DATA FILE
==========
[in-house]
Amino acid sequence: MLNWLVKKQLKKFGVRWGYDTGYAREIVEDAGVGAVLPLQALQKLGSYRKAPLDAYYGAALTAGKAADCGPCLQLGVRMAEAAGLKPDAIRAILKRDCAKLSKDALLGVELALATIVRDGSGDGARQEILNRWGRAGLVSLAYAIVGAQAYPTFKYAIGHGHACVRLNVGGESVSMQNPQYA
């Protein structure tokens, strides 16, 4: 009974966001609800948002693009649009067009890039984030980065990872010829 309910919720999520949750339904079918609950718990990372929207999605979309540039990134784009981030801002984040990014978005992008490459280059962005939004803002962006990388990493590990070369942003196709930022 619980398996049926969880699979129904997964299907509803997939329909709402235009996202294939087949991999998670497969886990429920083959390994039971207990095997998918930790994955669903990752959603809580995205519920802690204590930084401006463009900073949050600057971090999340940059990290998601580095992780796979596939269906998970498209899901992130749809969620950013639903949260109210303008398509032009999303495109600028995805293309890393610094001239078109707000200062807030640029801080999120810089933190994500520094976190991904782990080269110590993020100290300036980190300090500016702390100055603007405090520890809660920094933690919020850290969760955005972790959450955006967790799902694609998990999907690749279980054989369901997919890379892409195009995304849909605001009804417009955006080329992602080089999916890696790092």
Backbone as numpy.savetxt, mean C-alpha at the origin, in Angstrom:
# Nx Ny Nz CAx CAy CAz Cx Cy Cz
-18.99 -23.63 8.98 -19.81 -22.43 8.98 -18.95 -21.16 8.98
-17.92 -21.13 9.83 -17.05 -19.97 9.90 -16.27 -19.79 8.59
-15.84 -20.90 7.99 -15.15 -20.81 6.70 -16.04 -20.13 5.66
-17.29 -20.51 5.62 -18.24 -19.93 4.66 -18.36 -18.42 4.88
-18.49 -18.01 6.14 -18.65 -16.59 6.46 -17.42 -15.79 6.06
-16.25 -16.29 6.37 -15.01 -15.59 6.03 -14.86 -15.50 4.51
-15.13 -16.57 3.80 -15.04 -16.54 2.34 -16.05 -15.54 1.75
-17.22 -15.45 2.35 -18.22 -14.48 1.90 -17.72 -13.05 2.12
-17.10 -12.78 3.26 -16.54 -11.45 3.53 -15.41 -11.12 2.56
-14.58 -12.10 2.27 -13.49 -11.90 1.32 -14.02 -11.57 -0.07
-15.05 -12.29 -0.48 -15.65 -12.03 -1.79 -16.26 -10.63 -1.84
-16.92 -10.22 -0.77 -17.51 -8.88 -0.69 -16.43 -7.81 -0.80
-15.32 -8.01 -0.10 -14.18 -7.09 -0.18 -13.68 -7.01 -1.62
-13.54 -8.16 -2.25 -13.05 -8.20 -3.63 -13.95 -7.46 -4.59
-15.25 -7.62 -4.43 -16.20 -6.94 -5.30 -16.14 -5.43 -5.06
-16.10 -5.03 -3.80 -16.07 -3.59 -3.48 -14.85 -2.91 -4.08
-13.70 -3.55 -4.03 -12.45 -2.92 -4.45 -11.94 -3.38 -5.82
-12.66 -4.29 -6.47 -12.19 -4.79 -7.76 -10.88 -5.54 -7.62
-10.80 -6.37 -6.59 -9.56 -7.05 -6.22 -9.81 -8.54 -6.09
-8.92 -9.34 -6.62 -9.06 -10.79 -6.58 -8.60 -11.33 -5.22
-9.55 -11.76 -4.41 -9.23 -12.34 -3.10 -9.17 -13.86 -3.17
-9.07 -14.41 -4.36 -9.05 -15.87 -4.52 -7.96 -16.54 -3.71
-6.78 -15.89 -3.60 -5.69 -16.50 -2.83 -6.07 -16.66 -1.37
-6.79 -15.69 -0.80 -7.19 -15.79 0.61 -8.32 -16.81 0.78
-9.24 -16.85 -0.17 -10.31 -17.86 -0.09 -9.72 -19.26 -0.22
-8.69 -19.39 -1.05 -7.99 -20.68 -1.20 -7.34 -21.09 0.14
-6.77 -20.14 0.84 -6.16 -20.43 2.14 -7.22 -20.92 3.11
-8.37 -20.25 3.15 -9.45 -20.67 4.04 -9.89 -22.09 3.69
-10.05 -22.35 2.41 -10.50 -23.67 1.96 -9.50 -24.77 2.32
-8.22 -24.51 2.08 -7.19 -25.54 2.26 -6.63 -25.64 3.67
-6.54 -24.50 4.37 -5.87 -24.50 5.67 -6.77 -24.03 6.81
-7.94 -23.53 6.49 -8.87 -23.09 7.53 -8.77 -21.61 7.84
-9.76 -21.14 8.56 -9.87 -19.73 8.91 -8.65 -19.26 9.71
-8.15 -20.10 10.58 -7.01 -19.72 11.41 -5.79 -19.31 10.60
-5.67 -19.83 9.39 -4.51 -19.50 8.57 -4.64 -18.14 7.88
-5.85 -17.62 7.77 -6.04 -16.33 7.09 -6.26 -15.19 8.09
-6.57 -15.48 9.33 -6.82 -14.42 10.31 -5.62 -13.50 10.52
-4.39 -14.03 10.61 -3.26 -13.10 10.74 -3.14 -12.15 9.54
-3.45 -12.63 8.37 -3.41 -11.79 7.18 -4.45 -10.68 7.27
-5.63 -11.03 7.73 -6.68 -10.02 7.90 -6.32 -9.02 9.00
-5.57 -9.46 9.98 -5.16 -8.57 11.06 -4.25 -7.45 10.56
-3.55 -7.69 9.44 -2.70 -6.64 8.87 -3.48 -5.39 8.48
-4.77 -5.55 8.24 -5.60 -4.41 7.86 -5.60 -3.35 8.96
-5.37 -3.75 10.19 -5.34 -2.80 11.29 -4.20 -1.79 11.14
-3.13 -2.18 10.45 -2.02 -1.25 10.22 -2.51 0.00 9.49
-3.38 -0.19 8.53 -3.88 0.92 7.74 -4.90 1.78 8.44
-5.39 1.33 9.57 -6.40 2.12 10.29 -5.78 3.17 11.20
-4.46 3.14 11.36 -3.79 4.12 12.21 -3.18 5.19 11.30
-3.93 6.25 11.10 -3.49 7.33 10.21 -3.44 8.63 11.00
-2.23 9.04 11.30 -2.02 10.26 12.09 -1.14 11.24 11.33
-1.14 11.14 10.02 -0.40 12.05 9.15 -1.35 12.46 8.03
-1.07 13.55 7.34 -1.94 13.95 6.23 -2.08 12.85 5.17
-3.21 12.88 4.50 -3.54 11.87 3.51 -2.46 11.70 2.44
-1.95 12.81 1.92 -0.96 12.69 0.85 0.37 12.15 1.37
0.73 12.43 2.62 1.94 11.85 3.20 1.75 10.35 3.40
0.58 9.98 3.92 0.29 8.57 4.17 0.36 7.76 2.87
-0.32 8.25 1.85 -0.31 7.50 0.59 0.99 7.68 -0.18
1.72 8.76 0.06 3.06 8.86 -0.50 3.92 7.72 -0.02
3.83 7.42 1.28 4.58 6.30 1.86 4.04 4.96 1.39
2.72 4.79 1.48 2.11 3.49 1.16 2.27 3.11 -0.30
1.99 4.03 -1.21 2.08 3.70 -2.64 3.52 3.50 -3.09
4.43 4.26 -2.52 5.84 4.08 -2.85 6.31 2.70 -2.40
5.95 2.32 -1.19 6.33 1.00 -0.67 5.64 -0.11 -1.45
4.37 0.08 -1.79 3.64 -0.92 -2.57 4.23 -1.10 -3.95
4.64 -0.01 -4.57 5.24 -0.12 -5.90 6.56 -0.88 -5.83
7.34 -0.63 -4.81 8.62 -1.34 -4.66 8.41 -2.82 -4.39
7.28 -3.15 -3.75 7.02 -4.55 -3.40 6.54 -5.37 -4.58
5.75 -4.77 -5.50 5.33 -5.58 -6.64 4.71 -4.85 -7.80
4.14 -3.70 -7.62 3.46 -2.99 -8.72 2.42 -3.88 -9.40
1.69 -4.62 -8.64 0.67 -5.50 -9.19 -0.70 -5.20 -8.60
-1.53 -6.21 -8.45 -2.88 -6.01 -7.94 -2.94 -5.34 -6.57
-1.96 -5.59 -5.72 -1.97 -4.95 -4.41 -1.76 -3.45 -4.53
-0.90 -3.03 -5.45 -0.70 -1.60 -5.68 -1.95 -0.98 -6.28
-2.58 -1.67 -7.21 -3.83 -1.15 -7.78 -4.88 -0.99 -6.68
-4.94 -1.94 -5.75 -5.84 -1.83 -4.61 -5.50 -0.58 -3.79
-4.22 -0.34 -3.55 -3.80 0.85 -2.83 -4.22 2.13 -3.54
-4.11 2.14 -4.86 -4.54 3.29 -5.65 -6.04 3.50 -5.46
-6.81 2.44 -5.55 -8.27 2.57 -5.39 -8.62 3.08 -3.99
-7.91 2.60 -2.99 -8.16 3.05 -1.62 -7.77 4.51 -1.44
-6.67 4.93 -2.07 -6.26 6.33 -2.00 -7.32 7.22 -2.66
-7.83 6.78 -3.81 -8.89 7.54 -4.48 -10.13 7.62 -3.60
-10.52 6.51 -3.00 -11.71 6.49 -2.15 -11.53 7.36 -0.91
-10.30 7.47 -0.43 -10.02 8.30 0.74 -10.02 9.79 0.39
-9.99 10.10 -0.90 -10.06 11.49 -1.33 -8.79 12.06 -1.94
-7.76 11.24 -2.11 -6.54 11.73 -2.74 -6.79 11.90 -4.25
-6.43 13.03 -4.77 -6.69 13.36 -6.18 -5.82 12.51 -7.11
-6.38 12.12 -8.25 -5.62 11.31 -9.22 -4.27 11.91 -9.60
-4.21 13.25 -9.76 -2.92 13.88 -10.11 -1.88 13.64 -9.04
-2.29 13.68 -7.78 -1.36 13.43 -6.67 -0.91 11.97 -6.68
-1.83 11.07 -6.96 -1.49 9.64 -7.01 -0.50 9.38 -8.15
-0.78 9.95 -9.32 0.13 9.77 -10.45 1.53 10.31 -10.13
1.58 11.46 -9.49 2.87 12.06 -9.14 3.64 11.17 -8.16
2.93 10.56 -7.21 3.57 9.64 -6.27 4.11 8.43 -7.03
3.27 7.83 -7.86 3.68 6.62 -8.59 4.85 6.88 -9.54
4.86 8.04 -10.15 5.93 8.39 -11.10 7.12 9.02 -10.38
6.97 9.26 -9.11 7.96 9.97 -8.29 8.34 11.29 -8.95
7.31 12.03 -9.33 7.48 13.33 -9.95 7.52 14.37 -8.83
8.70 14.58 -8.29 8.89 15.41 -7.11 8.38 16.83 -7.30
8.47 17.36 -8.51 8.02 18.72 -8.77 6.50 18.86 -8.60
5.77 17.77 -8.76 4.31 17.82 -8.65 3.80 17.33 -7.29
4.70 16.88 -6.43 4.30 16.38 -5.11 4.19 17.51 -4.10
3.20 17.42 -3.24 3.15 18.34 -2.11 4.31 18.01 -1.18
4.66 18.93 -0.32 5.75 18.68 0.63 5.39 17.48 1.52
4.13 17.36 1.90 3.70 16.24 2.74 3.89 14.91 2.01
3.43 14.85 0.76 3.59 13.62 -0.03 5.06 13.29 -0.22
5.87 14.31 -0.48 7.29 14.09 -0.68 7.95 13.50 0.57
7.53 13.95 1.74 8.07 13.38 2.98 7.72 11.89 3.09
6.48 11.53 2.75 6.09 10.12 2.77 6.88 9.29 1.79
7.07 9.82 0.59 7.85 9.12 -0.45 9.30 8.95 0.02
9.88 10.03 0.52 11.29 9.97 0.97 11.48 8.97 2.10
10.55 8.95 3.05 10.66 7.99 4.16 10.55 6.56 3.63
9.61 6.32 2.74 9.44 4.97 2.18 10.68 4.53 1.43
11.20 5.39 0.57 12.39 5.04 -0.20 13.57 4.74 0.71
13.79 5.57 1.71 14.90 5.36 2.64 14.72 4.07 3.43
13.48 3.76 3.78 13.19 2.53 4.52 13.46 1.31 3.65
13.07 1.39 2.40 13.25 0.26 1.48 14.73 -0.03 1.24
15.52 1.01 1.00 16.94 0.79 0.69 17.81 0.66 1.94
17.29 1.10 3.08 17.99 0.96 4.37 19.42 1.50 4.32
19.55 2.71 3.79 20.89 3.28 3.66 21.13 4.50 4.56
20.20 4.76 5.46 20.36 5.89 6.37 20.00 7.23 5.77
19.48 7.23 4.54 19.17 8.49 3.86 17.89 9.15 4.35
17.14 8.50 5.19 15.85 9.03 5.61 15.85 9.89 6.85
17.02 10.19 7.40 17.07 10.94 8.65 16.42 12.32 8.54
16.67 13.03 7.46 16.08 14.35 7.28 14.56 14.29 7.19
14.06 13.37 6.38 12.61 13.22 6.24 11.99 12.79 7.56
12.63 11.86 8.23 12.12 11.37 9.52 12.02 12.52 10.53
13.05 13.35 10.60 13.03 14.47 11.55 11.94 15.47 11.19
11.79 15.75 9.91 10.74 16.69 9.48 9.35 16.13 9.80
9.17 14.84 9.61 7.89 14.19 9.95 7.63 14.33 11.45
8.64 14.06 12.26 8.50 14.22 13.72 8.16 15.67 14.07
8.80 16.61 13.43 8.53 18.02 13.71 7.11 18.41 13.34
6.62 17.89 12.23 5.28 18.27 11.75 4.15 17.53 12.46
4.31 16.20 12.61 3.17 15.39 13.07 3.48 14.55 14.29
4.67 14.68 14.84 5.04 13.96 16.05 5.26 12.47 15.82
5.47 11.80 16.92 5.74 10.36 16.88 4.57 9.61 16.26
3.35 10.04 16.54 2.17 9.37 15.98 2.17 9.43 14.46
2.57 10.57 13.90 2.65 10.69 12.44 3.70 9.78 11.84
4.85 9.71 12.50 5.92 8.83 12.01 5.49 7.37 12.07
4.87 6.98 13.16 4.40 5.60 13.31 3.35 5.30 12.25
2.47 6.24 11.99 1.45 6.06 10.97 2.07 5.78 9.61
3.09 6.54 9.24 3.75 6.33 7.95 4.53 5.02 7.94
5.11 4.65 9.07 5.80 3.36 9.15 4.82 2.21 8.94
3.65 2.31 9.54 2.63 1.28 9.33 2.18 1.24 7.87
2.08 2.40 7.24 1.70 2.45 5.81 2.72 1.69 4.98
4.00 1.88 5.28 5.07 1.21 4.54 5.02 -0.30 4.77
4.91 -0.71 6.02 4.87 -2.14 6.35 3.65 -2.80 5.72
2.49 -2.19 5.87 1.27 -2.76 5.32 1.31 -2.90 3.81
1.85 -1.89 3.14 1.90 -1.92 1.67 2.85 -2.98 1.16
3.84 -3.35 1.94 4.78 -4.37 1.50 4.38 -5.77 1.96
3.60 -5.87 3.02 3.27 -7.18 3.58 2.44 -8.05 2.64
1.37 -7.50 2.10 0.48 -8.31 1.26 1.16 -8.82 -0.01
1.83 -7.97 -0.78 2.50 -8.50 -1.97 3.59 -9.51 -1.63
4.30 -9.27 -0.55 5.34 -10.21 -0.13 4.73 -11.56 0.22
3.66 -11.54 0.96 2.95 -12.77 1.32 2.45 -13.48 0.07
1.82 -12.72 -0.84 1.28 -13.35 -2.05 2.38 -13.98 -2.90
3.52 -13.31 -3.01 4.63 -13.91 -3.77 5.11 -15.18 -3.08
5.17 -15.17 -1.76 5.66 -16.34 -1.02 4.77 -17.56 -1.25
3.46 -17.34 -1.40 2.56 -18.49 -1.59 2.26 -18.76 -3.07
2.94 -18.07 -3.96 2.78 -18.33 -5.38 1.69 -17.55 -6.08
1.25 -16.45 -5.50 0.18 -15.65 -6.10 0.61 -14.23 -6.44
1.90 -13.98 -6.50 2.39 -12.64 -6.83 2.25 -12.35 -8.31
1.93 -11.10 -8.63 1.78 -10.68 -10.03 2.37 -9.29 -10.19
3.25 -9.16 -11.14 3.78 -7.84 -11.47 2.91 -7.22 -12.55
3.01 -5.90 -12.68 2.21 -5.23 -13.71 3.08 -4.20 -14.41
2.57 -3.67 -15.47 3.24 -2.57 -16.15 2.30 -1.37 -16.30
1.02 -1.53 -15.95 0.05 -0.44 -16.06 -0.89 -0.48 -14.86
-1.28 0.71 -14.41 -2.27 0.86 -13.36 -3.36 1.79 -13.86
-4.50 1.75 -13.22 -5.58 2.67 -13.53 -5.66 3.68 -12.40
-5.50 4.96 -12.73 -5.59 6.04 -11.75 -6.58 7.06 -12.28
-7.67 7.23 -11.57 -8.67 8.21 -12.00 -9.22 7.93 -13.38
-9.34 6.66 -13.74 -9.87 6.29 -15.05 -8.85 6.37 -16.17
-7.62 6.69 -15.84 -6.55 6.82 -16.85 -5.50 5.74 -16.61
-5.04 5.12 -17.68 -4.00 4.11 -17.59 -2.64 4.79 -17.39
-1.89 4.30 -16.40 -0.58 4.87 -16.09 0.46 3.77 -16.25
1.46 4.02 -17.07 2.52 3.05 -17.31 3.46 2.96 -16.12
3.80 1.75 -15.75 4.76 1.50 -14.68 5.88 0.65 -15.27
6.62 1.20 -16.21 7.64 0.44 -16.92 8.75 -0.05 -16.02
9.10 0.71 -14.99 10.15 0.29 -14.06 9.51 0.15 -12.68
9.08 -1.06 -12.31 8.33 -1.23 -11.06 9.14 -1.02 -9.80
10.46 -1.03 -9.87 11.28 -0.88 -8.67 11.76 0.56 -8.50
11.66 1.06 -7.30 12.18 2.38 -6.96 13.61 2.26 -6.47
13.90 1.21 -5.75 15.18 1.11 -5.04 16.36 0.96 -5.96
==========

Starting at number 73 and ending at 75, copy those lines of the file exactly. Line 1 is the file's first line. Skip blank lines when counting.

5.75 -4.77 -5.50 5.33 -5.58 -6.64 4.71 -4.85 -7.80
4.14 -3.70 -7.62 3.46 -2.99 -8.72 2.42 -3.88 -9.40
1.69 -4.62 -8.64 0.67 -5.50 -9.19 -0.70 -5.20 -8.60